Sanskrit is Greek to me, and Hinduism a mystery. Therefore I am immensely indebted to two scholars who provided me not only with translations of the language but also with innumerable insights into the philosophy: Peter M. Scharf, classics department, Brown University, Providence, R.I.; and Roy W. Perrett, philosophy department, Massey University, Palmerston North, N.Z.

Drs Scharf and Perrett both appear to be well qualified to have advised Dr Hijaya in matters Sanskrit, which seems si=gnificant since — among other things — Oppie himself had studied Sanskrit seriously, and was not simply quoting a line he’d picked up on a cursory reading of the text in some English translation.

Like Dr Hijaya, I have no knowledge of Sanskrit, and like him I relied on the help of other scholars, and particularly Chandra Das, in writing my own commentary on Oppie, various scriptures and the bomb, What Sacred Games? My post for a bloggers’ roundtable on nuclear weapondry in different religious contexts may also be of interest — The religious and apocalyptic background to nuclear policy making.

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Put into a nutshell, Dr Hijaya notes that the warrior Arjuna is unwilling at first to partake in the battle of Kurukshetra against an army that includes family, friends, and mentors. Krishna, who speaks with divine authority as the avatar of Vishnu, instructs him that it is his dharma or vocation as a warrior to fight, that he should perform actions because they are his to perform, without concern for their results, and that all those who will die in the battle are effectively already dead, since that is the divine will.

From a mortal perspective this is a hard truth to bear, but from the perspective of Vishnu it is appointed, necessary, all part of the divine lila or play — a concept the western Neoplatonist Plotinus expressed thus:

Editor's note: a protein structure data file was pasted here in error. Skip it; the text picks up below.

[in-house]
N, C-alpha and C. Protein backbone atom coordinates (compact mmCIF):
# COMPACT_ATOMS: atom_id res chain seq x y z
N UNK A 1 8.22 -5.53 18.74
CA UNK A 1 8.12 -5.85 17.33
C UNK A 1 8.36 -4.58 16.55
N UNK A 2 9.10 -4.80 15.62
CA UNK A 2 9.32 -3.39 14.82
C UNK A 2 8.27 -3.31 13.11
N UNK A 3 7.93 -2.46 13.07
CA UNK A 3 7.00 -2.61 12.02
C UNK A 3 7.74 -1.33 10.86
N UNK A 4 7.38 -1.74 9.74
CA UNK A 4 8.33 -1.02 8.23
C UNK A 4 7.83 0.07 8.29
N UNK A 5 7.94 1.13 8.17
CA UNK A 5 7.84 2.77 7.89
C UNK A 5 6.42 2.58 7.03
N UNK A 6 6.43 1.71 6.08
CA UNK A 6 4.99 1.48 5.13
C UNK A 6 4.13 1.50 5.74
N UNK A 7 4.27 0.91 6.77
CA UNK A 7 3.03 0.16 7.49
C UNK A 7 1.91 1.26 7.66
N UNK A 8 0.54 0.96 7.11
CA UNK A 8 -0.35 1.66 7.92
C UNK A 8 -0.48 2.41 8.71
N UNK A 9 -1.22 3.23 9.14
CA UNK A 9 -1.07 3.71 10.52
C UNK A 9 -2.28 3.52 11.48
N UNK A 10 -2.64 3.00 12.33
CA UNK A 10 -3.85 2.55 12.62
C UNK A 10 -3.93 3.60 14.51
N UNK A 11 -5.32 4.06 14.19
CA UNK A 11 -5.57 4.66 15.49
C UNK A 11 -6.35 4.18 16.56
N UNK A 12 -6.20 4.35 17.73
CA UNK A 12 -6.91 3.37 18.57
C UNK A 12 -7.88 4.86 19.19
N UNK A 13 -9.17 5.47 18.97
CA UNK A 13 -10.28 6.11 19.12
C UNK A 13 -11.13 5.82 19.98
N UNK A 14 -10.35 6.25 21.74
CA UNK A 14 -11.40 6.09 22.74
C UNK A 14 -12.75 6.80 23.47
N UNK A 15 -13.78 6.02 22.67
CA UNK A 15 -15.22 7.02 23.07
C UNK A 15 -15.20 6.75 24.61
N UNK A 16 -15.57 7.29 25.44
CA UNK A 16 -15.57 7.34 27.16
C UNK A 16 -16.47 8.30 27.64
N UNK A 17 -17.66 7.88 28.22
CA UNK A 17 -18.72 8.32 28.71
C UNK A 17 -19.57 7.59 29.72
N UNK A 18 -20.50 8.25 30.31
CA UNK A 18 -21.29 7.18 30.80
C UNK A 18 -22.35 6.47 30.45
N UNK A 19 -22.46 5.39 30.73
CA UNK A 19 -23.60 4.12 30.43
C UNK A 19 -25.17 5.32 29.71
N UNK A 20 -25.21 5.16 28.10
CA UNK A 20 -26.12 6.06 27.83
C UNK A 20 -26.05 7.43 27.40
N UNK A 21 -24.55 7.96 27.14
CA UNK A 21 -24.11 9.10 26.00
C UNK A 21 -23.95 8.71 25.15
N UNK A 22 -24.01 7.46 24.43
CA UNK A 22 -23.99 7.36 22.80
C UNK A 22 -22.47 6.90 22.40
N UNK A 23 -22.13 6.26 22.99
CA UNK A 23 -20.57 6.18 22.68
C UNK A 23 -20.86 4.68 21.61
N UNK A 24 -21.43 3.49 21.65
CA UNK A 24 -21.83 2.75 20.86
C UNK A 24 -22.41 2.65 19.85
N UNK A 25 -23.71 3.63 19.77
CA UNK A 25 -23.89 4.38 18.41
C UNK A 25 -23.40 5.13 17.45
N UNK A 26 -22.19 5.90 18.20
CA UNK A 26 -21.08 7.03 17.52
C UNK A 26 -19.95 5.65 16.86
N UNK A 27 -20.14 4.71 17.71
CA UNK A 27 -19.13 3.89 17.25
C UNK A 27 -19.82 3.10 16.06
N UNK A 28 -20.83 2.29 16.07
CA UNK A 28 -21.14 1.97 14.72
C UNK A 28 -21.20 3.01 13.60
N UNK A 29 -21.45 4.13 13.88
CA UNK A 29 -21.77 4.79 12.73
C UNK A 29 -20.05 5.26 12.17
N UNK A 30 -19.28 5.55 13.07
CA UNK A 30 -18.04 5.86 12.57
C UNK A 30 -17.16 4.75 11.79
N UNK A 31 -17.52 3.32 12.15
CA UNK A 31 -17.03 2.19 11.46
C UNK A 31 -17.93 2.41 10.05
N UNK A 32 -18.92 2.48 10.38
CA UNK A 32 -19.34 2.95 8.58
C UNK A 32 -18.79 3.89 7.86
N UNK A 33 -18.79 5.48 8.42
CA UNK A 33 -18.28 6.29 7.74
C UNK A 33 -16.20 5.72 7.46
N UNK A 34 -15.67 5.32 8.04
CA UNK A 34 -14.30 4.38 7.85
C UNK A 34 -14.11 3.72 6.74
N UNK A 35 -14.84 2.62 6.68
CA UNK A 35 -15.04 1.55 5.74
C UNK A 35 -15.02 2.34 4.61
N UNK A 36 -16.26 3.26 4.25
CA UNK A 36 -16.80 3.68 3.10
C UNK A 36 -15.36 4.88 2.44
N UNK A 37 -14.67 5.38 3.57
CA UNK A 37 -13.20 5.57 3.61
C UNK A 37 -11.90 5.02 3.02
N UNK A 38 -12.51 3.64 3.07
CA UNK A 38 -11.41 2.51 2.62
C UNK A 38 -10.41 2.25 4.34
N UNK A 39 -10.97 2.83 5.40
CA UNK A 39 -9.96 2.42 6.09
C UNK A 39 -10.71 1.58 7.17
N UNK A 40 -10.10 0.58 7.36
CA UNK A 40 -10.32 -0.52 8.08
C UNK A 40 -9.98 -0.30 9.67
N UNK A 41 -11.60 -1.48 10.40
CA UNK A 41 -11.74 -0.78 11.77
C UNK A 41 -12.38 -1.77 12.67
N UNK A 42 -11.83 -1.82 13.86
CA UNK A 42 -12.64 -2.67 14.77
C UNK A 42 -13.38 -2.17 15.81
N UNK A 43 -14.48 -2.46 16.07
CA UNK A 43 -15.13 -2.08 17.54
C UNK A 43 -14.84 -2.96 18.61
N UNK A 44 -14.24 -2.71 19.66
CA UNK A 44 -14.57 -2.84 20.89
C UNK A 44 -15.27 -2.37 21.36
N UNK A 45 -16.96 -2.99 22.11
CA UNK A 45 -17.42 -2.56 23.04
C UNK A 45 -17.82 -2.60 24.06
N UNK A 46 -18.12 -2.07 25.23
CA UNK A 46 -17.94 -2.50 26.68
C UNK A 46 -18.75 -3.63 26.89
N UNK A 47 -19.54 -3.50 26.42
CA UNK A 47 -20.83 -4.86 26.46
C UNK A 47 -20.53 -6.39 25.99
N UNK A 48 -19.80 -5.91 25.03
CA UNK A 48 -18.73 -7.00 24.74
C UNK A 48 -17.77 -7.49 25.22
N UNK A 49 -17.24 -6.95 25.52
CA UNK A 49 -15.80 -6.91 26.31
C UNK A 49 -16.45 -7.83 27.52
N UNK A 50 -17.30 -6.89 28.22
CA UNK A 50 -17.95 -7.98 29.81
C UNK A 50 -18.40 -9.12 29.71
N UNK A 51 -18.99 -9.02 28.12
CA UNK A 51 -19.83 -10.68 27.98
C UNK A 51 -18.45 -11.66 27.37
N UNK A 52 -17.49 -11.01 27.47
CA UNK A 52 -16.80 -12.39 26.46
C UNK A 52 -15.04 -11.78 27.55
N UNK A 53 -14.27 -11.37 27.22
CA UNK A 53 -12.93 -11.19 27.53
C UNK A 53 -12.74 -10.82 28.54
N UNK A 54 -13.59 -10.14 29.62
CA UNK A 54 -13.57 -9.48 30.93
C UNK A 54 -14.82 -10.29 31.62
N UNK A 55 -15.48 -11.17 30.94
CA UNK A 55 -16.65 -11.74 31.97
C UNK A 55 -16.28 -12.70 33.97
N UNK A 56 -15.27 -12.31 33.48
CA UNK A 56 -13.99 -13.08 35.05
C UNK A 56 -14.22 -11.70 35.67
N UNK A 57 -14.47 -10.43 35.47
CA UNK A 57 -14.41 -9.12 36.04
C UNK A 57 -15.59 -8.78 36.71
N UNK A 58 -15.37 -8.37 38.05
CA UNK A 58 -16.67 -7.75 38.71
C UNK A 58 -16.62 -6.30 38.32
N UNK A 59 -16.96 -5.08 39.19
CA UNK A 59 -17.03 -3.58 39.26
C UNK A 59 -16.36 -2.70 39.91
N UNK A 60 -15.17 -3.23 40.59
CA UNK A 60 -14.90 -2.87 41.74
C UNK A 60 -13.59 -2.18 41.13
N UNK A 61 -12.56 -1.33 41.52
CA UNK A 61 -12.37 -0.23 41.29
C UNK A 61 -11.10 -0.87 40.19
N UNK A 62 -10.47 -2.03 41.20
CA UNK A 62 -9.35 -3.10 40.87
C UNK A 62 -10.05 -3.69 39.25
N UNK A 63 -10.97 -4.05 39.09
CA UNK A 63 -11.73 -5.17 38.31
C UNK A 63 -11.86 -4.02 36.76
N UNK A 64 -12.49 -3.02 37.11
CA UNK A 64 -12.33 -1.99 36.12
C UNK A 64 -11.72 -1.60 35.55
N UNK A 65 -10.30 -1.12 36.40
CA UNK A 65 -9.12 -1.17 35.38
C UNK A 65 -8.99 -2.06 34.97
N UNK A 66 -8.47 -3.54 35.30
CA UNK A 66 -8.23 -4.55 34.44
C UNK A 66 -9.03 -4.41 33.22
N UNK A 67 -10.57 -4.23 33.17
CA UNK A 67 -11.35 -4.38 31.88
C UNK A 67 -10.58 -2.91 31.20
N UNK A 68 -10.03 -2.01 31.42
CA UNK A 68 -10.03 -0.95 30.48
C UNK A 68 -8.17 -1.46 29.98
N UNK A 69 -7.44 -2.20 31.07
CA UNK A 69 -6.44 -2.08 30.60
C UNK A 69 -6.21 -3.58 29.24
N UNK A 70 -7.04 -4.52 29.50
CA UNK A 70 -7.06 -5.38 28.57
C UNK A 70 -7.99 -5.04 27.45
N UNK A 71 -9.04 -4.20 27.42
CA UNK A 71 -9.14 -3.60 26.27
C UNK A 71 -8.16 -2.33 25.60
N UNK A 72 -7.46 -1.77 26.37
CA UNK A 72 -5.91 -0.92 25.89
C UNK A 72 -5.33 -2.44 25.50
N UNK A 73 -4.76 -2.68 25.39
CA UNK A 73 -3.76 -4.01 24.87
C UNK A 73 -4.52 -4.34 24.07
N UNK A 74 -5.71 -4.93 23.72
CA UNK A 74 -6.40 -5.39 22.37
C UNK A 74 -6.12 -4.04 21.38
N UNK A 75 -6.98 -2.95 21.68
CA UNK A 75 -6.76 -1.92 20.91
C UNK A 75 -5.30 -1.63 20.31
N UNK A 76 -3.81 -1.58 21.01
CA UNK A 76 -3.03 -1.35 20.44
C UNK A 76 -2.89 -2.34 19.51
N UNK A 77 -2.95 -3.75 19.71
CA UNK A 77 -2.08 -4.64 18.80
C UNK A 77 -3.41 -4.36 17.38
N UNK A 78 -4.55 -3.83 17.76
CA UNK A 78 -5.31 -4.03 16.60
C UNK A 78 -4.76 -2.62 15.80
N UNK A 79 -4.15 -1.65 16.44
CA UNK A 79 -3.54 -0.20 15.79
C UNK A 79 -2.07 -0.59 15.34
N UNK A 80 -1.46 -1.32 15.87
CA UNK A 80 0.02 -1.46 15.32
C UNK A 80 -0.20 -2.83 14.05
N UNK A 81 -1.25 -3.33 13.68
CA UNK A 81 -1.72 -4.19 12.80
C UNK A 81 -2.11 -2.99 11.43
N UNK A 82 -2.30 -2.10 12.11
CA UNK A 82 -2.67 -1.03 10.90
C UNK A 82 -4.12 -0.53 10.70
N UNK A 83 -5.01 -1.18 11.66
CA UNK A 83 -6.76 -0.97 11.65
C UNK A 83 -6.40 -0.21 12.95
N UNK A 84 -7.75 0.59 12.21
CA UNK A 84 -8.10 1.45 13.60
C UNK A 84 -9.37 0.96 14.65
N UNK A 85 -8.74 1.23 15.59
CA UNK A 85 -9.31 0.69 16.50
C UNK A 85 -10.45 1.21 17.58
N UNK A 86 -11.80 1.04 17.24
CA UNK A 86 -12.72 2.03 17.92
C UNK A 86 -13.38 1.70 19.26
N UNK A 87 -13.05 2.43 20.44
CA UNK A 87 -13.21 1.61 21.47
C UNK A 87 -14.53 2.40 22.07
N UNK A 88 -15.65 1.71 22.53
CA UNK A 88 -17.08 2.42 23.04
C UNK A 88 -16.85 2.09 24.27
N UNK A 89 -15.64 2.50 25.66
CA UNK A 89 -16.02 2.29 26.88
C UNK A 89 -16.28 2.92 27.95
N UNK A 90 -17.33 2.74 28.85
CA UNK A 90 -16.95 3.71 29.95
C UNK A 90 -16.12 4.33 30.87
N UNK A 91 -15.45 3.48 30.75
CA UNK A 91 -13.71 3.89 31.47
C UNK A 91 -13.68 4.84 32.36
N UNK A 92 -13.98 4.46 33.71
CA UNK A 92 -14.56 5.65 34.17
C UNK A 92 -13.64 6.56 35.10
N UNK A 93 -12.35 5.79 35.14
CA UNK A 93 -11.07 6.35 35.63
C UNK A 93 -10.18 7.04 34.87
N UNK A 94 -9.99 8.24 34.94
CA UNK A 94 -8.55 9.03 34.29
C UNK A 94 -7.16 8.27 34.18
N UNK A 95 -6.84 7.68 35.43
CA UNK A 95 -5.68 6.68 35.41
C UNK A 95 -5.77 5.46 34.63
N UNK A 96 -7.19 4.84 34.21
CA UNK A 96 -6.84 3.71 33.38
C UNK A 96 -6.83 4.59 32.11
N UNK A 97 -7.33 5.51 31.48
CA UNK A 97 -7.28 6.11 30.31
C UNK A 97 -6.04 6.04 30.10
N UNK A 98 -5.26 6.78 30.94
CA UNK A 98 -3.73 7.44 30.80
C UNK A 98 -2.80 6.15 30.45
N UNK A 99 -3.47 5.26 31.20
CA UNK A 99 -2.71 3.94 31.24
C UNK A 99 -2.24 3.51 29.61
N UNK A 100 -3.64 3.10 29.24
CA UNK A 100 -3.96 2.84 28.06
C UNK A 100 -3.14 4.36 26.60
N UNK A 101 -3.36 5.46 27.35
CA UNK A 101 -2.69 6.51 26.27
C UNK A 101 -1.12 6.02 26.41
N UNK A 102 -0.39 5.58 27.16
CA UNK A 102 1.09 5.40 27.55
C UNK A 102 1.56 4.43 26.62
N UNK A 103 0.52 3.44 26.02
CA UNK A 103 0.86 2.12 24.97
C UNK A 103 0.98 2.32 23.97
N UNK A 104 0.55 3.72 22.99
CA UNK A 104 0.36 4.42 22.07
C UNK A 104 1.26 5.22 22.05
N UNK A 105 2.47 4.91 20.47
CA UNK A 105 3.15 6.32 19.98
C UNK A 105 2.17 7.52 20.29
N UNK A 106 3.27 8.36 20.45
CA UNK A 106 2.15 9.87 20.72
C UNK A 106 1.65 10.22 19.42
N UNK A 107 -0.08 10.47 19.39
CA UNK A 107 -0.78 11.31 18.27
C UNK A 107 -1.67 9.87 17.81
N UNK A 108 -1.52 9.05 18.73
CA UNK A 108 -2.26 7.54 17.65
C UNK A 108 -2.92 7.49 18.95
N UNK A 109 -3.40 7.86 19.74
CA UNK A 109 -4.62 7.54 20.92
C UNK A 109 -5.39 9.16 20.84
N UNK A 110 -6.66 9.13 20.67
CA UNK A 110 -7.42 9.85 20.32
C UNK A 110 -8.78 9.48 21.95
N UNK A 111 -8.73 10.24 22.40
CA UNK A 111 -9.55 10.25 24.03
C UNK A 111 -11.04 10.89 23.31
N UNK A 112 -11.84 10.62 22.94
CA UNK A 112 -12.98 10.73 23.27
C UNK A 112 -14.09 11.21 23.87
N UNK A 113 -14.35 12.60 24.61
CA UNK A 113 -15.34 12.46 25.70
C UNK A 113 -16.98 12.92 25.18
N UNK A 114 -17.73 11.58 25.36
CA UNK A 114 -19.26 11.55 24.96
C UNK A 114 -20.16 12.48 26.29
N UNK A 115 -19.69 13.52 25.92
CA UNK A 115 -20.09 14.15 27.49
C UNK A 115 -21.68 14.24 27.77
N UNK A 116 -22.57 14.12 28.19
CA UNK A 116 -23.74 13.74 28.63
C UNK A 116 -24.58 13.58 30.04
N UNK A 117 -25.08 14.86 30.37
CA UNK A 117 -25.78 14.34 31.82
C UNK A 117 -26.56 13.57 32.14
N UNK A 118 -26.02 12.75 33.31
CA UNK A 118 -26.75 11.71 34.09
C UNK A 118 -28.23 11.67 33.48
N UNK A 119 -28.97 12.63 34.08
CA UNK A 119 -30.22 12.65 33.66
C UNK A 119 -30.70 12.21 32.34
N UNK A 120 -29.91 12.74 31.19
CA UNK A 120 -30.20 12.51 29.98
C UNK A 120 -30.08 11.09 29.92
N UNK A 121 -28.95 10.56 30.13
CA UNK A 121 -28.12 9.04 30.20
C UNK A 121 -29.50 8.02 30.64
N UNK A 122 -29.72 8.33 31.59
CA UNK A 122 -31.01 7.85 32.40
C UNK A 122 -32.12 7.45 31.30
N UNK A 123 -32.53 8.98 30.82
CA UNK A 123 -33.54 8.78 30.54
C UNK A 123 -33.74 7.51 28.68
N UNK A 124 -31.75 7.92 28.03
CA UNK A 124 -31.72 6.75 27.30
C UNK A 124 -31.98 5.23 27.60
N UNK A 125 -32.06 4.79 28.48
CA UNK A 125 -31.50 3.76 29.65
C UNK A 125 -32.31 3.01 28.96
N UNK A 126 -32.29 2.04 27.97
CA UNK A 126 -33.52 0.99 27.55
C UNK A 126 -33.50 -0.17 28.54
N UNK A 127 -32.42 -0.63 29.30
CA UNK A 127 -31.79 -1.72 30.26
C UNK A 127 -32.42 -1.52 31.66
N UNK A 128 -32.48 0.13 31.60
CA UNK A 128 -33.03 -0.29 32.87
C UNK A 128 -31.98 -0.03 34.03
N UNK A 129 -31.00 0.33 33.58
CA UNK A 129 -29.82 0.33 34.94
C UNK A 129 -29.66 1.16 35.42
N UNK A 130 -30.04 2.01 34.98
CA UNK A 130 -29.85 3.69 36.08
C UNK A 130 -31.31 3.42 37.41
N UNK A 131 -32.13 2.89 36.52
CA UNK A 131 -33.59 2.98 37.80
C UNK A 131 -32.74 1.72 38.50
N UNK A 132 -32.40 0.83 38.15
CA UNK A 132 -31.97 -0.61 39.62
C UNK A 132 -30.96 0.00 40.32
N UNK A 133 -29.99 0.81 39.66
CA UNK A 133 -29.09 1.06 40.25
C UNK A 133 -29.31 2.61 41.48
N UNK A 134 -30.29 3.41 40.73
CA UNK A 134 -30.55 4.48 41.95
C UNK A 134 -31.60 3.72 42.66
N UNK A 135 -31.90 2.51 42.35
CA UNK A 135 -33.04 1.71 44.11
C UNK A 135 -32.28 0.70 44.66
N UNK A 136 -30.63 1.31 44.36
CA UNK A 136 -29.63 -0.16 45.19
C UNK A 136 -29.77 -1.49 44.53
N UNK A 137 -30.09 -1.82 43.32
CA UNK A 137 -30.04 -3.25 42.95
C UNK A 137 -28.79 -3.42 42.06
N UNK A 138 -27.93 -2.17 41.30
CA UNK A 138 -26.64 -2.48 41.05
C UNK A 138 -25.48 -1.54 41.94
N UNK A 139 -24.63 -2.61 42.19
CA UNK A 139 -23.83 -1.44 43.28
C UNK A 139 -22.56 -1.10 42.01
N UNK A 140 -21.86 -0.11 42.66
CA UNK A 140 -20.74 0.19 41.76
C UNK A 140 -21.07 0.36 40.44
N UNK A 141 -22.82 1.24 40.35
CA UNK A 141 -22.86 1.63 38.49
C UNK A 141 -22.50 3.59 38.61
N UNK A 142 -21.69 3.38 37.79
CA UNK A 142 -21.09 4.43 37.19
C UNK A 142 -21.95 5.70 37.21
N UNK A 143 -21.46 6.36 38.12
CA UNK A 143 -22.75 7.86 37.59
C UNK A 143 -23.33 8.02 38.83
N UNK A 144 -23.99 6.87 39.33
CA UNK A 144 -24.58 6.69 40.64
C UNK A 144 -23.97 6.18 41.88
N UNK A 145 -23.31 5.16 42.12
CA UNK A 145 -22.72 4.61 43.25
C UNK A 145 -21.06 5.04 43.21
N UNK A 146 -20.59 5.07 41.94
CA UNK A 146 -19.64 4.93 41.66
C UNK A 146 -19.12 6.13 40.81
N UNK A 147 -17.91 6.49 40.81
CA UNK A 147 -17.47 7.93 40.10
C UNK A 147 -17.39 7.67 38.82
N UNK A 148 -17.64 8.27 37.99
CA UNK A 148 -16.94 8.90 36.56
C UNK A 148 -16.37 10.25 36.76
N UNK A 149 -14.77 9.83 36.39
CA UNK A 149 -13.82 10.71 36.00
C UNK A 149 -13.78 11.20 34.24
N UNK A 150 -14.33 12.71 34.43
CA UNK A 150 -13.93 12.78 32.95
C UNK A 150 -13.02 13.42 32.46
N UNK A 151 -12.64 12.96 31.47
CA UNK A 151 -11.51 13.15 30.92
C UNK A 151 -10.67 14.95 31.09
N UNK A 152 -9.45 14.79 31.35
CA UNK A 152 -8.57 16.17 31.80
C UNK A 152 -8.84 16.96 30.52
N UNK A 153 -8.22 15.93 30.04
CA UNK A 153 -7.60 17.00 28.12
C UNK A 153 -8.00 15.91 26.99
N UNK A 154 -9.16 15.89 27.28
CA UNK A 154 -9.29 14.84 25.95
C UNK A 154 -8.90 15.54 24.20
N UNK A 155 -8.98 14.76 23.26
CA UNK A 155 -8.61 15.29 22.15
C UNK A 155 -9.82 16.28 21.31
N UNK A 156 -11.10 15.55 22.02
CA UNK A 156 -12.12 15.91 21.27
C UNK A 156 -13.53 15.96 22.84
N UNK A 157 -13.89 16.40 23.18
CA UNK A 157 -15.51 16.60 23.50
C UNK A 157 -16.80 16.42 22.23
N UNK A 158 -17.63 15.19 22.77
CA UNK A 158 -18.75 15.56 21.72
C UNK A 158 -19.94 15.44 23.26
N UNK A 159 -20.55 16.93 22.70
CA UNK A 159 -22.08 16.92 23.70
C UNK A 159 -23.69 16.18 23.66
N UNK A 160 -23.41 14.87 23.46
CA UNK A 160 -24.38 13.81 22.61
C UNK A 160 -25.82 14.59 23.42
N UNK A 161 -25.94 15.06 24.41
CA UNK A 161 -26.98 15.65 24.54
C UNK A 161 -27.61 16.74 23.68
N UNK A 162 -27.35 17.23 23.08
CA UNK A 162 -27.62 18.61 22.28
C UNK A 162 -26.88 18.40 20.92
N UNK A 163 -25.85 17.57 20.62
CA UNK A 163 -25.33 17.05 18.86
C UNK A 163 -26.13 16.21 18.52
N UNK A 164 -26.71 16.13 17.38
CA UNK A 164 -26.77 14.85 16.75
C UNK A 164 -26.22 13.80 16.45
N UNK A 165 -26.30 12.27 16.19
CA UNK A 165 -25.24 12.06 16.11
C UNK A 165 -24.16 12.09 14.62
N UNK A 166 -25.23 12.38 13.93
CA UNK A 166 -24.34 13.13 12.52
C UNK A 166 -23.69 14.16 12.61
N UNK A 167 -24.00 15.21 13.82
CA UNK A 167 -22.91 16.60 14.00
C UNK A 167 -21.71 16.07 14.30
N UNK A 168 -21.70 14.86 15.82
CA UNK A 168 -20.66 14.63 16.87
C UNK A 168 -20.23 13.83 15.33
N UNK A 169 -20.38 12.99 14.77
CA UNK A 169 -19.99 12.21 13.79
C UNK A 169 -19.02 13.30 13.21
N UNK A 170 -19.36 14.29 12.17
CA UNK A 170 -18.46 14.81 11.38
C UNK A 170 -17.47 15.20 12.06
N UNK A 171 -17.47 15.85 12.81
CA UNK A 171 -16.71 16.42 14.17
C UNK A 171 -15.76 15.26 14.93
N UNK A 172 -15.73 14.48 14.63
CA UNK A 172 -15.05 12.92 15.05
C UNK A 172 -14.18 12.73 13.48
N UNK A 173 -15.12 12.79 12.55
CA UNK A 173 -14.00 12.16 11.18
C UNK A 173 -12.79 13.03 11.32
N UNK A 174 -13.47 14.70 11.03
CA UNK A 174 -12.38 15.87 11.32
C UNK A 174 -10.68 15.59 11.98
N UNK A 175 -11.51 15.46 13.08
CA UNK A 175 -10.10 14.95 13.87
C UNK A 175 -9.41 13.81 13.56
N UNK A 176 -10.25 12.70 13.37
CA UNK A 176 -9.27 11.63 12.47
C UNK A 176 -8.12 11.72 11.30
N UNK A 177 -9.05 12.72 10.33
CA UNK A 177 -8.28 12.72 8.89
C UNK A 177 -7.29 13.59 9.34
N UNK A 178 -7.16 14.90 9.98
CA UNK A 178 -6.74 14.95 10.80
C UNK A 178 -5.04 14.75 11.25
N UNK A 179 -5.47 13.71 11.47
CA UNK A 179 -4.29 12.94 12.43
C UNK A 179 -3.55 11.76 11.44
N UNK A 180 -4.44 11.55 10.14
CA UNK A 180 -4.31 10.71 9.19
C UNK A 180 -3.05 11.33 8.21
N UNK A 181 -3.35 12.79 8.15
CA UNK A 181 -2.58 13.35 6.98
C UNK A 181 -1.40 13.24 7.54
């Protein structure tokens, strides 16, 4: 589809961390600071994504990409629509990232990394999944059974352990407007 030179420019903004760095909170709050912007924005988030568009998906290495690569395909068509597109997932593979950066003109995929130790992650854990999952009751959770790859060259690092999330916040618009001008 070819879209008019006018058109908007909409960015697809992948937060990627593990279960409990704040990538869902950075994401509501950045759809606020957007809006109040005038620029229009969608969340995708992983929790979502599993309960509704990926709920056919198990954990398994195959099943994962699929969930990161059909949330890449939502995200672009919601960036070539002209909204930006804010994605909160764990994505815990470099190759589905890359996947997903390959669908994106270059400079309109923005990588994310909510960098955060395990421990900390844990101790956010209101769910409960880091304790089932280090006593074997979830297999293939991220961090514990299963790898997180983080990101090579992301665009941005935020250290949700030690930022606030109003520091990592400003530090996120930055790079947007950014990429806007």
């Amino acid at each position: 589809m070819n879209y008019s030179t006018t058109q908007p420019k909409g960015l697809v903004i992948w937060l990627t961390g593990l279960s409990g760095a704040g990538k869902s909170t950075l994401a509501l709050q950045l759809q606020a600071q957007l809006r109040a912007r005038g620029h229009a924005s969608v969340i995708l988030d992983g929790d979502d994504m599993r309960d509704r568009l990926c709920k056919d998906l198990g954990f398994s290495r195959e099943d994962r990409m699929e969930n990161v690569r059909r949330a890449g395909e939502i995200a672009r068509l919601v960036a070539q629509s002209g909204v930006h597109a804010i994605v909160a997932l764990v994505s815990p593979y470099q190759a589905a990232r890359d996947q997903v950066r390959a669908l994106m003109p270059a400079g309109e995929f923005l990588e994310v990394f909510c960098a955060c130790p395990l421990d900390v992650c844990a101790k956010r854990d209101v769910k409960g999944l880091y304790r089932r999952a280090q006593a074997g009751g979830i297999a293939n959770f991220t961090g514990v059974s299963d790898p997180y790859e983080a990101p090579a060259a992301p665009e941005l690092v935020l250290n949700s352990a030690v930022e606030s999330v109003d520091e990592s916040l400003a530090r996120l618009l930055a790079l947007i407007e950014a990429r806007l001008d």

Men directing their weapons against each other- under doom of death yet neatly lined up to fight as in the pyrrhic sword-dances of their sport – this is enough to tell us that all human intentions are but play, that death is nothing terrible, that to die in a war or in a fight is but to taste a little beforehand what old age has in store, to go away earlier and come back the sooner. … Murders, death in all its guises, the reduction and sacking of cities, all must be to us just such a spectacle as the changing scenes of a play; all is but the varied incident of a plot, costume on and off, acted grief and lament. For on earth, in all the succession of life, it is not the Soul within but the Shadow outside of the authentic man, that grieves and complains and acts out the plot on this world stage which men have dotted with stages of their own constructing.

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One of the topics that should have been mentioned in that 7,000 word post and (irresponsibly?) wasn’t, is the first Indian nuclear test, which if I recall was officially termed “the Buddha’s smile” — an irony both devastating and delicious!

In a follow up post to be completed as time allows, I hope to address that issue.